Not All Dyslexia is Developmental Dyslexia
Developmental dyslexia and dyslexia are often used interchangeably. in some contexts “developmental dyslexia” is used to specifically refer to a type of dyslexia that is present from childhood and is not caused by any other known factors such as brain injury or a lack of educational opportunities.
Dyslexia, on the other hand, is the general term. It describes difficulty with reading, regardless of the cause or age of onset. In summary, all developmental dyslexia is dyslexia, but not all dyslexia is developmental dyslexia.
Developmental dyslexia is a specific learning disorder characterized by difficulty in reading, despite normal intelligence and adequate educational opportunities. It is believed to be caused by a combination of genetic and environmental factors, and is typically diagnosed in childhood. Symptoms of dyslexia include difficulty with phonological processing, word decoding, and reading fluency. Dyslexia is a lifelong condition, but early intervention and specialized instruction can help individuals with dyslexia learn to read and write effectively.
Developmental Dyslexia Is “Unexpected”
Have you ever struggled to sound out a word, despite knowing its meaning? Or have you found it difficult to follow along with a conversation, even though you can hear just fine? These are two common challenges associated with developmental dyslexia.
This is not related to IQ or a lack of effort. And most often, these symptoms of difficulty are tightly related to language – listening to spoken language, and reading language in a text format. An essential part of the dyslexia definition, as defined by Sally Schaywitz, is that the difficulty with reading is unexpected – it is not evident in other aspects of life, even in other aspects of learning.
Why Developmental Dyslexia Is So Prevalent
Written language is a relatively modern cultural innovation as it is less than 6,000 years old. It has not been subjected to evolutionary pressure like spoken language, which has been available to humans for many thousands of years. As a result, reading acquisition, which happens over a long period of time with formal schooling, makes use of existing brain regions that support other skills like spoken language and object recognition.
However, despite the fact that reading acquisition makes use of existing brain regions that support other skills like spoken language, some kids have a particularly tough time learning to read. This can be attributed to developmental dyslexia.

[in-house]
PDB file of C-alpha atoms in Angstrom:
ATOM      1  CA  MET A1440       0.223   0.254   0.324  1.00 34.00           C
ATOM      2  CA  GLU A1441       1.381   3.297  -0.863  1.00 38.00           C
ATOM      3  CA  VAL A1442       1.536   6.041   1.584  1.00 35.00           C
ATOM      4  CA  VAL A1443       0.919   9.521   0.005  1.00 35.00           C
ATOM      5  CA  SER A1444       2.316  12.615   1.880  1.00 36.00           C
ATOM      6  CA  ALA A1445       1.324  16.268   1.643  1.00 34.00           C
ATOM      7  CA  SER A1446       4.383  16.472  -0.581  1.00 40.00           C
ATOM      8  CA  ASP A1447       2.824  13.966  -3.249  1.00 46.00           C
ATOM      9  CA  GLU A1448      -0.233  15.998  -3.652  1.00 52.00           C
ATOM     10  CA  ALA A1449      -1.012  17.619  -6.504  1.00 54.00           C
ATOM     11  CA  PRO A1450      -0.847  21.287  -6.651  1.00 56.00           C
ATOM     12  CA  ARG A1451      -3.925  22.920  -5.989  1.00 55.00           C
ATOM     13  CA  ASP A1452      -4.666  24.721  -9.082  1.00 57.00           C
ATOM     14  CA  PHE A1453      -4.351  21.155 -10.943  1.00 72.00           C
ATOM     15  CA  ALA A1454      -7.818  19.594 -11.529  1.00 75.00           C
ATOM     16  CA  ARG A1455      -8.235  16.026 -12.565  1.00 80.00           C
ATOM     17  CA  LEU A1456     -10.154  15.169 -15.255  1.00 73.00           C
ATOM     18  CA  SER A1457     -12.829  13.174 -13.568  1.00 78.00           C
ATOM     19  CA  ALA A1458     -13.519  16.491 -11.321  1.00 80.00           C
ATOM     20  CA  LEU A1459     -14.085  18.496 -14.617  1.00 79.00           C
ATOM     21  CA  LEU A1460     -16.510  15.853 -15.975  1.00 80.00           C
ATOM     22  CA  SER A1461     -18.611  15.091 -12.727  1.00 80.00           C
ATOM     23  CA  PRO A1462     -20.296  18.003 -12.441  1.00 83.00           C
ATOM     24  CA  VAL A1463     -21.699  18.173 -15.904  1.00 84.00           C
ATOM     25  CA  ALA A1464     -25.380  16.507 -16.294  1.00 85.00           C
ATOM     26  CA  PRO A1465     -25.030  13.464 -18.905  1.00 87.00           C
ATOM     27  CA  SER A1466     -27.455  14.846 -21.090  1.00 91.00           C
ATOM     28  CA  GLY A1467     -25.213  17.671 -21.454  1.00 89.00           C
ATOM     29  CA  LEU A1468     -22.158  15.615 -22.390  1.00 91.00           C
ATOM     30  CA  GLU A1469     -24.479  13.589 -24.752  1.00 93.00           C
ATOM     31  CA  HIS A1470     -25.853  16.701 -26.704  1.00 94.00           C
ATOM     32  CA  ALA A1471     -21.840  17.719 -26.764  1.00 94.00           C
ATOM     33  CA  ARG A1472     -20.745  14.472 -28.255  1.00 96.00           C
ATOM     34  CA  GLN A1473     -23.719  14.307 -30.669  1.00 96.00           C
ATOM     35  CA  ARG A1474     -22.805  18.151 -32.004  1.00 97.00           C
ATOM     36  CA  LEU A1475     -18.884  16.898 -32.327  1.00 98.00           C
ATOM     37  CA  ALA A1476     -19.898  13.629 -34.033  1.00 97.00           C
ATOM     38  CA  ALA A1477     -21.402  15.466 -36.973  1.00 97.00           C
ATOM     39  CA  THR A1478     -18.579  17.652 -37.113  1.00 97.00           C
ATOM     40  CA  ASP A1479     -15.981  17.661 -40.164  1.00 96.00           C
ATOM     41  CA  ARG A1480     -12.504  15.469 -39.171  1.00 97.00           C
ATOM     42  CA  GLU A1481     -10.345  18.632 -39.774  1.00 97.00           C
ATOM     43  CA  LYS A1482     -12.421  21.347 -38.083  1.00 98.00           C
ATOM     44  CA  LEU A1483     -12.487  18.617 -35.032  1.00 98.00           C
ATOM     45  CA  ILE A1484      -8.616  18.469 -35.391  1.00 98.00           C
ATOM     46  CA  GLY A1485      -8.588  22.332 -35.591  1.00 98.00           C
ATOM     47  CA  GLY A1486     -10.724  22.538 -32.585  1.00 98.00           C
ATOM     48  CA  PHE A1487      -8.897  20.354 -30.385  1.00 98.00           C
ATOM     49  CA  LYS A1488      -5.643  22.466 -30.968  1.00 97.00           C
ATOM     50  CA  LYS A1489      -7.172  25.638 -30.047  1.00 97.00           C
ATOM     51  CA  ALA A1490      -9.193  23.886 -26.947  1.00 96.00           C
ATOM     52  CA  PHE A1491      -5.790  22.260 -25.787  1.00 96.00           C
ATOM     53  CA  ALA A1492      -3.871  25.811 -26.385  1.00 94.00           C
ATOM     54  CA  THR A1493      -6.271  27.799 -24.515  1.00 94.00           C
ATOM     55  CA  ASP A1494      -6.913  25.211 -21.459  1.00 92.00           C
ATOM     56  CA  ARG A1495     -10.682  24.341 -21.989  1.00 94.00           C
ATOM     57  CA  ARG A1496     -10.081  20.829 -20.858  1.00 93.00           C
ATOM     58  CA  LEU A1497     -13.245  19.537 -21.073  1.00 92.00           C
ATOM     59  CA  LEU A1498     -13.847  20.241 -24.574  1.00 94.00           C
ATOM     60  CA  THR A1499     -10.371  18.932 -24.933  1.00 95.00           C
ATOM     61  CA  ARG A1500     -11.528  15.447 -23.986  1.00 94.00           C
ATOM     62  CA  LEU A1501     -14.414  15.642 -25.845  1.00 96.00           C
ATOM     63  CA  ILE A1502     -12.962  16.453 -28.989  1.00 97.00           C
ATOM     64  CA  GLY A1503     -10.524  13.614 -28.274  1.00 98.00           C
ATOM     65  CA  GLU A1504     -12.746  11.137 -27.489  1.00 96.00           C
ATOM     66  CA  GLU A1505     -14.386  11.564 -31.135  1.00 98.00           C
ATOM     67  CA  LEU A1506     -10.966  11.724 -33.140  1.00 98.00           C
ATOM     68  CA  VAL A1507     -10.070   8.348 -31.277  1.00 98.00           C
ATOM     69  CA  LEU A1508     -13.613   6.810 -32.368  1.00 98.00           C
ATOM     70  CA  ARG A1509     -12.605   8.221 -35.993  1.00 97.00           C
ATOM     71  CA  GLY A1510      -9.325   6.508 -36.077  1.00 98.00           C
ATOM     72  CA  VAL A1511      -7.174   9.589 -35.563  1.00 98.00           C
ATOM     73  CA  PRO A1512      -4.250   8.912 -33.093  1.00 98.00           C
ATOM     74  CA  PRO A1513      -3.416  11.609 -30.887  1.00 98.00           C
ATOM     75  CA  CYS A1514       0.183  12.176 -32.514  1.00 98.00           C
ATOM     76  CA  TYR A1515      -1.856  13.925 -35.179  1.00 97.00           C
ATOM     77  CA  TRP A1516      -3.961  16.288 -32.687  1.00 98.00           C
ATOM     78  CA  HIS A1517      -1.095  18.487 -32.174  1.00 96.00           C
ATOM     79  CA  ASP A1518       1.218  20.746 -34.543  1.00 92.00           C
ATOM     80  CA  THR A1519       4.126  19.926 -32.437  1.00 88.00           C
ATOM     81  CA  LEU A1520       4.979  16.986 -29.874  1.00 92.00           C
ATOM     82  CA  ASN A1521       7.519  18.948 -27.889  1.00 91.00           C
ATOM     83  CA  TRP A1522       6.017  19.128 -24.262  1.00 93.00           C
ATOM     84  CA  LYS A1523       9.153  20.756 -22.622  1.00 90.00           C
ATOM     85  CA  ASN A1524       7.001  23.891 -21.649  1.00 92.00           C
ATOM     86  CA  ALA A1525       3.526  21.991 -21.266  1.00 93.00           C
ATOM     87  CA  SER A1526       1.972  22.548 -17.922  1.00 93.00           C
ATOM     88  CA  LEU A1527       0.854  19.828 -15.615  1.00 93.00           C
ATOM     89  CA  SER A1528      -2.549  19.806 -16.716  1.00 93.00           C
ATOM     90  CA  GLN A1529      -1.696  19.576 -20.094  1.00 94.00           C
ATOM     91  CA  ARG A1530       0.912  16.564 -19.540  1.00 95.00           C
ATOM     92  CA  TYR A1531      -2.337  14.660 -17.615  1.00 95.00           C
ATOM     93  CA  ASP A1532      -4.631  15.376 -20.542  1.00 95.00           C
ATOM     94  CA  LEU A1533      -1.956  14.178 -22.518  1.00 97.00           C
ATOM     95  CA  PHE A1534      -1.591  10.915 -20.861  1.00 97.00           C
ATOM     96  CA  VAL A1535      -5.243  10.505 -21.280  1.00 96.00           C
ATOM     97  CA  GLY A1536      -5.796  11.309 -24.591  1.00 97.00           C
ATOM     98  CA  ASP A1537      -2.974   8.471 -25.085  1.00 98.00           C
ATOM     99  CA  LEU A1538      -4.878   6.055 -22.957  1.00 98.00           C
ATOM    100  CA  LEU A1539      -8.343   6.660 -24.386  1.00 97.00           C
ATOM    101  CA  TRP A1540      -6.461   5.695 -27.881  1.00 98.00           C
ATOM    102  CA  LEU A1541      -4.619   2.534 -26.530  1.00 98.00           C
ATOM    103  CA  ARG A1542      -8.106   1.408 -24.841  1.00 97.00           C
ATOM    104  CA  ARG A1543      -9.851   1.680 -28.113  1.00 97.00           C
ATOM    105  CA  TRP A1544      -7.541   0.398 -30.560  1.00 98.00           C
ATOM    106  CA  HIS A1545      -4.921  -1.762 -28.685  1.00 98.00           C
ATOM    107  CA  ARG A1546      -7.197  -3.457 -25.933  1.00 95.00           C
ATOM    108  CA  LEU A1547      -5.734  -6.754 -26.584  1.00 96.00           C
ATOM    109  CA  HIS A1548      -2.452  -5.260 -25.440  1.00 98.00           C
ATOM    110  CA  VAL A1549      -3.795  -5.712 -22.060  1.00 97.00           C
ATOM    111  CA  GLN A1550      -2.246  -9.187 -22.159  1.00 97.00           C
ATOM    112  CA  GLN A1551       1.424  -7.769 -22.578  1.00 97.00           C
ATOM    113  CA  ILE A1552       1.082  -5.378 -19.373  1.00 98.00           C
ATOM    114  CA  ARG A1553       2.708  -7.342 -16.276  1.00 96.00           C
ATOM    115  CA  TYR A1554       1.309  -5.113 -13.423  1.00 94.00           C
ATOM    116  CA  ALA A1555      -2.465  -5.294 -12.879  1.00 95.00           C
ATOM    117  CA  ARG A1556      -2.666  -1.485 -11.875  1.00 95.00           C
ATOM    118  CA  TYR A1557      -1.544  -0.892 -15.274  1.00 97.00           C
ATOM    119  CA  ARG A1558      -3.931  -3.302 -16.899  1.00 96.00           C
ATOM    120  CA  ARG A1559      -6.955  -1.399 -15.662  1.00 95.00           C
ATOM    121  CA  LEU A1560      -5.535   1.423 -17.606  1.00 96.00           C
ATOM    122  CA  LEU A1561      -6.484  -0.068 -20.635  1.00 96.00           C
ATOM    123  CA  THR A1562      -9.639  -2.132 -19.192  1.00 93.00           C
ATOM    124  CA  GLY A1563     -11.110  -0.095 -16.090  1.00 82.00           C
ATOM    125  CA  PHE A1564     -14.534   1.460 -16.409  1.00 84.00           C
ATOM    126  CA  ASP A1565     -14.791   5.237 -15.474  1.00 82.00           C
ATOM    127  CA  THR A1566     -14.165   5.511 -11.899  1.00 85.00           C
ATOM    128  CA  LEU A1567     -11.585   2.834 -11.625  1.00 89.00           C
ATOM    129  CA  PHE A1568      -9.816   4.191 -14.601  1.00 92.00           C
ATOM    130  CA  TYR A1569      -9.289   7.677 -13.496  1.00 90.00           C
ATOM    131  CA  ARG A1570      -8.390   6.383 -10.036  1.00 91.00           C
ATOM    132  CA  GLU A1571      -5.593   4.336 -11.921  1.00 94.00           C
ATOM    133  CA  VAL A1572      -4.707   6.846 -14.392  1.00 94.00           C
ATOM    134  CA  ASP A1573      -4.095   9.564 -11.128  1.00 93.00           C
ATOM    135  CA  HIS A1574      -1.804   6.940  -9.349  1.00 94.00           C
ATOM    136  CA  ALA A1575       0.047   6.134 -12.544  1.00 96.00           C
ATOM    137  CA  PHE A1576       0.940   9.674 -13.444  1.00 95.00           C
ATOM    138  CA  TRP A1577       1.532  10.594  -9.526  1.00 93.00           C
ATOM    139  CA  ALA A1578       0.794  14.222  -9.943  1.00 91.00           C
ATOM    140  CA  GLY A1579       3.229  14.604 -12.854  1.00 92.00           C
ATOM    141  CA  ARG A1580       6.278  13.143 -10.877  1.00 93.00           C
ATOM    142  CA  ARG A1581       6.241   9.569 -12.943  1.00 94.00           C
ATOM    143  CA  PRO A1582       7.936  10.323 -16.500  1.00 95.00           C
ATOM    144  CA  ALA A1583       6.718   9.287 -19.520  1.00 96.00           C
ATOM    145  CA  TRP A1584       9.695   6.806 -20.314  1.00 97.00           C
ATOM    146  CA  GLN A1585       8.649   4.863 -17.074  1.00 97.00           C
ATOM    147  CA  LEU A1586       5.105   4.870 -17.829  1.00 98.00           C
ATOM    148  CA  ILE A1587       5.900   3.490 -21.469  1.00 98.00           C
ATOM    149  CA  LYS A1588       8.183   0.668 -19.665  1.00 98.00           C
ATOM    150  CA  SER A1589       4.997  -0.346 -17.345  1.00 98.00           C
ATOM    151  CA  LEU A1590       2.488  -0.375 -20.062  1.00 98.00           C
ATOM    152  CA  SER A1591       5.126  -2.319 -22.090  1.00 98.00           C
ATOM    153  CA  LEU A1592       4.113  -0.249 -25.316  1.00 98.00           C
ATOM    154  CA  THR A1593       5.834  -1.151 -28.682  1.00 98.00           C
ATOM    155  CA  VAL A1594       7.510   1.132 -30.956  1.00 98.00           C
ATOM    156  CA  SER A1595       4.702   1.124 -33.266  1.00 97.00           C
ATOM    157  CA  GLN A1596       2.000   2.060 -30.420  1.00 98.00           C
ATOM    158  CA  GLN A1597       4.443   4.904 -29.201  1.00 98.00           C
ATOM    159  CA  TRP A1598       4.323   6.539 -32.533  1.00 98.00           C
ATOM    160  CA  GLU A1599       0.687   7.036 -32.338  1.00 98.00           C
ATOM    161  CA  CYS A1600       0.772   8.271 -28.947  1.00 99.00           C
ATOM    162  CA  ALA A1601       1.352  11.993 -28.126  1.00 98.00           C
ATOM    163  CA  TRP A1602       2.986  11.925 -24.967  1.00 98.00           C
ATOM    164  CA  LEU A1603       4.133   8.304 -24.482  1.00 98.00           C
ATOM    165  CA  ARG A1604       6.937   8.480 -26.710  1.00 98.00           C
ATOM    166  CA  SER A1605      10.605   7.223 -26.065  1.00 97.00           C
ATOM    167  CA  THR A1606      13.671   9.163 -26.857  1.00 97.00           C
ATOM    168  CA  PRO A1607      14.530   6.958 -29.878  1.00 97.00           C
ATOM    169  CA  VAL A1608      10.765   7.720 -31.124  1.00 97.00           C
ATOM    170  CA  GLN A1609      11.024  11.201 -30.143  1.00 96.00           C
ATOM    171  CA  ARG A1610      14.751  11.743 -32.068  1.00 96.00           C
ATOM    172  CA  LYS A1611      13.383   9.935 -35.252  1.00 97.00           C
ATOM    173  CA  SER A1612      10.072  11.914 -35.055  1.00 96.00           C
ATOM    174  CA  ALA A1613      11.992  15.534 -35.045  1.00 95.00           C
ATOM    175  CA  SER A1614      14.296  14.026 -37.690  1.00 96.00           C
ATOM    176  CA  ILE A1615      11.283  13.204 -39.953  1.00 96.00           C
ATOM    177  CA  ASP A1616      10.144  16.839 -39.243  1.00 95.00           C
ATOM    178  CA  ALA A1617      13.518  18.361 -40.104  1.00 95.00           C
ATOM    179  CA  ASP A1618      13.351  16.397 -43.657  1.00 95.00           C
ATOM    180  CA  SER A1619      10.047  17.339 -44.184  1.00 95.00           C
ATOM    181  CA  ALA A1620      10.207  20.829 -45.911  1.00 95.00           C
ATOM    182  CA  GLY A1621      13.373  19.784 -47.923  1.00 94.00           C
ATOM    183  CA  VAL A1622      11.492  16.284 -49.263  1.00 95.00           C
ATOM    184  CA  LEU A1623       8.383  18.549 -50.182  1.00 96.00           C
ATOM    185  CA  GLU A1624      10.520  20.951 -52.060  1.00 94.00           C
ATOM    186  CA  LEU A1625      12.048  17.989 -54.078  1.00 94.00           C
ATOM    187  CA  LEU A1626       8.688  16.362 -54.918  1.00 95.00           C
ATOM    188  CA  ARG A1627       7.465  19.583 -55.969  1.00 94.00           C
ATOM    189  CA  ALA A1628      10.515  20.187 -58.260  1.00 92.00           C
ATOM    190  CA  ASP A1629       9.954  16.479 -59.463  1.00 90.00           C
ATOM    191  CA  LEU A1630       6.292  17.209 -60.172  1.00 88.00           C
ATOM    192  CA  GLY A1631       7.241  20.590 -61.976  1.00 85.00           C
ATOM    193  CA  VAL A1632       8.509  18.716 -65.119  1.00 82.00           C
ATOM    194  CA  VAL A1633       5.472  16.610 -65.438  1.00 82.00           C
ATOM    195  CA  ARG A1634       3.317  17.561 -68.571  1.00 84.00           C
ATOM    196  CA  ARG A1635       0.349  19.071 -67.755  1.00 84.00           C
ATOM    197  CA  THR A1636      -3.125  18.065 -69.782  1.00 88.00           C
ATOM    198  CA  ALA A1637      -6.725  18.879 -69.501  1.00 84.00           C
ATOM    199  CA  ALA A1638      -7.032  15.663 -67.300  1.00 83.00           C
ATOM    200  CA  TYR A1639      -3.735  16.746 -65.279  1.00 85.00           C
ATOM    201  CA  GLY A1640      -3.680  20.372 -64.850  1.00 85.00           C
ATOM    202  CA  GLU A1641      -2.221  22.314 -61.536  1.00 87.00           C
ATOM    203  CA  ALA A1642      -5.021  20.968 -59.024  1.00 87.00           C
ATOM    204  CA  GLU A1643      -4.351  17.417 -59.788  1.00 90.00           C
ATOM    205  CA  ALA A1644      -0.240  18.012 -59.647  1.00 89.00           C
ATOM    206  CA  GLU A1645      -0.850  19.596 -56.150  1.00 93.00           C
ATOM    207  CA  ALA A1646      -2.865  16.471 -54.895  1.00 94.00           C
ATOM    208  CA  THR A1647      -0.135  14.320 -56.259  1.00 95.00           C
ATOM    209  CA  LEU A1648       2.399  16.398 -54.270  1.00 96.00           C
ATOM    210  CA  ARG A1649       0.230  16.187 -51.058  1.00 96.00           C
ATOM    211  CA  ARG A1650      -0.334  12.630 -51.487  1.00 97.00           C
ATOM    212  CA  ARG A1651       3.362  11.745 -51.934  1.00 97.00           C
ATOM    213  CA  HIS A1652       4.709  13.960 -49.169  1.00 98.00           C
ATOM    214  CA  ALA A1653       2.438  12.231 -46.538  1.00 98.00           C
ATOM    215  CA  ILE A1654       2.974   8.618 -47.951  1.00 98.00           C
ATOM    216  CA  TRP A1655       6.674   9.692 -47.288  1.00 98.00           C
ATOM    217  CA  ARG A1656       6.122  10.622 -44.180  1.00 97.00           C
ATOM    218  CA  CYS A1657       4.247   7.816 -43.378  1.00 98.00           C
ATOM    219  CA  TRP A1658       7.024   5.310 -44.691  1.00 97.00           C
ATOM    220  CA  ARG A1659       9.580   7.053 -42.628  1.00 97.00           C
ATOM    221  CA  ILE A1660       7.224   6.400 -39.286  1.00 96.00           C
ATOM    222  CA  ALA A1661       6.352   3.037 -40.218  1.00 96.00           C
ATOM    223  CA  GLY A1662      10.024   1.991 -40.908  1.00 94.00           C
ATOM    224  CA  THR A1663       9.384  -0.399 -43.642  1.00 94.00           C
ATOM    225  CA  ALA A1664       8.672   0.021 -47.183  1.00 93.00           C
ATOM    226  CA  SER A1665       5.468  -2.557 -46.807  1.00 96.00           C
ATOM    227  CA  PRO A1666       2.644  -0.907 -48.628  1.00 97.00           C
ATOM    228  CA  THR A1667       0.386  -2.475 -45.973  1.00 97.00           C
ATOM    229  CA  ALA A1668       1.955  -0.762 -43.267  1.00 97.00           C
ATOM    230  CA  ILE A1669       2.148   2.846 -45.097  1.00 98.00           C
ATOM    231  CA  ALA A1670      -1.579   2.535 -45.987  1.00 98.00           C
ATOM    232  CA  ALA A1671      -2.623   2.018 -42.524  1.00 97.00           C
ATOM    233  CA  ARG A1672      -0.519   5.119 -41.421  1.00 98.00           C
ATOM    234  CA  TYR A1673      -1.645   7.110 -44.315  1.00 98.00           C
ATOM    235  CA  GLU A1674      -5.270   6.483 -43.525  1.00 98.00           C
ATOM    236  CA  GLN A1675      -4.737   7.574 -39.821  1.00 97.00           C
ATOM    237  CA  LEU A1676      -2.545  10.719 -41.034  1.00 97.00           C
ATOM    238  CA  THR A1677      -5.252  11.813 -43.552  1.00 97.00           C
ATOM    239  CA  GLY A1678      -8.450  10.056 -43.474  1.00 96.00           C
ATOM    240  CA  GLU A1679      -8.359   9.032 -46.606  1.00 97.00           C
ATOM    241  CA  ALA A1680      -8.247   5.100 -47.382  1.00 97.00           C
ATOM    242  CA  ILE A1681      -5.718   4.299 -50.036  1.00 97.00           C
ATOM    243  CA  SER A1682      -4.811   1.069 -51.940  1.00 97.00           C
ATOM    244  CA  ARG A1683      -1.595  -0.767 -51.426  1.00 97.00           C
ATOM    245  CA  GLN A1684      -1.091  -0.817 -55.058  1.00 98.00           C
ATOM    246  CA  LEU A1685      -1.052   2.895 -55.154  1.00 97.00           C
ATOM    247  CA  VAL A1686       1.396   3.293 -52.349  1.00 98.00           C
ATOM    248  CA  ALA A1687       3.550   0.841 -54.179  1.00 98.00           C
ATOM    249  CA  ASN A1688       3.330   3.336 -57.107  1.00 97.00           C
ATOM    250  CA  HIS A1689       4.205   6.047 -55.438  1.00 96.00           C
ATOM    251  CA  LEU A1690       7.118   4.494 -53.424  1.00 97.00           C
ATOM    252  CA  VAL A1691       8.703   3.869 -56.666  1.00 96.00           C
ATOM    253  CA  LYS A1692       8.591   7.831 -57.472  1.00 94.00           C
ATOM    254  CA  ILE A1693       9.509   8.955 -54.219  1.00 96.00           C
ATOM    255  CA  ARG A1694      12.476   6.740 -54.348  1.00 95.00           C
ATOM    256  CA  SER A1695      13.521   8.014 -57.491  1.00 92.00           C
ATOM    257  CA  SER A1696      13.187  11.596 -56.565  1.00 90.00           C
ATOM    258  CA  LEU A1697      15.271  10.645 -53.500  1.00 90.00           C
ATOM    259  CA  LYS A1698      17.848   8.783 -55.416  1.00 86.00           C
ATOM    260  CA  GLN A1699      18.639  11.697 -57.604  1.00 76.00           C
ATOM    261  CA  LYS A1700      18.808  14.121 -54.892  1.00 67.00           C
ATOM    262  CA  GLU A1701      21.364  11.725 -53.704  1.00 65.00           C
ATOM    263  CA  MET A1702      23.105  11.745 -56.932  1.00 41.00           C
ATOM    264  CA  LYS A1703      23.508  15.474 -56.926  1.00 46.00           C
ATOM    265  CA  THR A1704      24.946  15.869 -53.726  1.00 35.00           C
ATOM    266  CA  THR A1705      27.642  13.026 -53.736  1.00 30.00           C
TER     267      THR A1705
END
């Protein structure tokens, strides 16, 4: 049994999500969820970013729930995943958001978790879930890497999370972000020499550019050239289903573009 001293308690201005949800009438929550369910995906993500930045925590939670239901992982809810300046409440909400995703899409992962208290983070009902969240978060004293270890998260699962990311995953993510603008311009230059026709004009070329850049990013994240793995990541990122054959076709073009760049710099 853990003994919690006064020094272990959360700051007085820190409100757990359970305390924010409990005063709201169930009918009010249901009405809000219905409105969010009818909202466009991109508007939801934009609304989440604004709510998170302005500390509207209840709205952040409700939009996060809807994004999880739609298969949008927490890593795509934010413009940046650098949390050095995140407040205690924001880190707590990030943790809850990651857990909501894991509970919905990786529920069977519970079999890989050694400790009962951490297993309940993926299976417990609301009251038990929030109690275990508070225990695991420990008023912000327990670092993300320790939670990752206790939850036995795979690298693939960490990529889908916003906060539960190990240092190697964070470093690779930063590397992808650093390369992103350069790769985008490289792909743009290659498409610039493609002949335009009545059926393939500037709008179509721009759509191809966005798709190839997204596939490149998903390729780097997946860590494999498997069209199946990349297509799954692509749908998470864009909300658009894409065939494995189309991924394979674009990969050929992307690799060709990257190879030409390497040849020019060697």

Despite having normal or above-average intelligence, a person with developmental dyslexia still struggles with reading. It is a widespread condition that is thought to affect 5–17% of the population. A neurological condition called dyslexia makes it challenging for a person to comprehend and process written text.
The answer to the question “What is developmental Dyslexia?” has evolved over the years. For the majority of the 20th century, it was an easy question to answer. They believed that developmental dyslexia was a congenital impairment that only affected verbal and non-verbal reasoning while processing words visually. The distinguishing characteristics back then included a genetic background, an inability to learn visual reading skills, and normal speaking and nonverbal talents.
However, Noam Chomsky developed the concept of “generative phonology” in the 1950s, when he first brought his ground-breaking method to linguistics. This completely altered the perception of developmental dyslexia by the 1980s. It was completely disproven that it might have a visual foundation. Developmental dyslexia was reframed from being thought of as a problem with the brain’s visual processing to a language issue, a failure to develop phonological abilities.
What is the Cause of Developmental Dyslexia?
The cause of developmental dyslexia is not fully understood. Here are some popular factors and theories that try to explain the cause of developmental dyslexia.
It is believed that the onset of dyslexia is significantly influenced by genetic factors. It is frequently hereditary and has a tendency to run in families. Researchers have identified several specific genes that may be associated with dyslexia, and variations in these genes may have an impact on how the brain processes language.
DYX1C1 is one gene that has been recognized as a risk factor for dyslexia. This gene may have an impact on how the brain processes phonemes and is involved in the growth of the language centers in the brain (the smallest units of sound in a word). It has been discovered that people with dyslexia are more likely to have variations in the DYX1C1 gene.
Dyslexia has also been connected to the KIAA0319, DCDC2, and ROBO1 genes. These genes may have an impact on how the brain processes phonemes and other features of language since they are involved in the growth and operation of the language centers in the brain. It is important to note that It is likely that dyslexia results from a combination of multiple genetic factors rather than a single gene.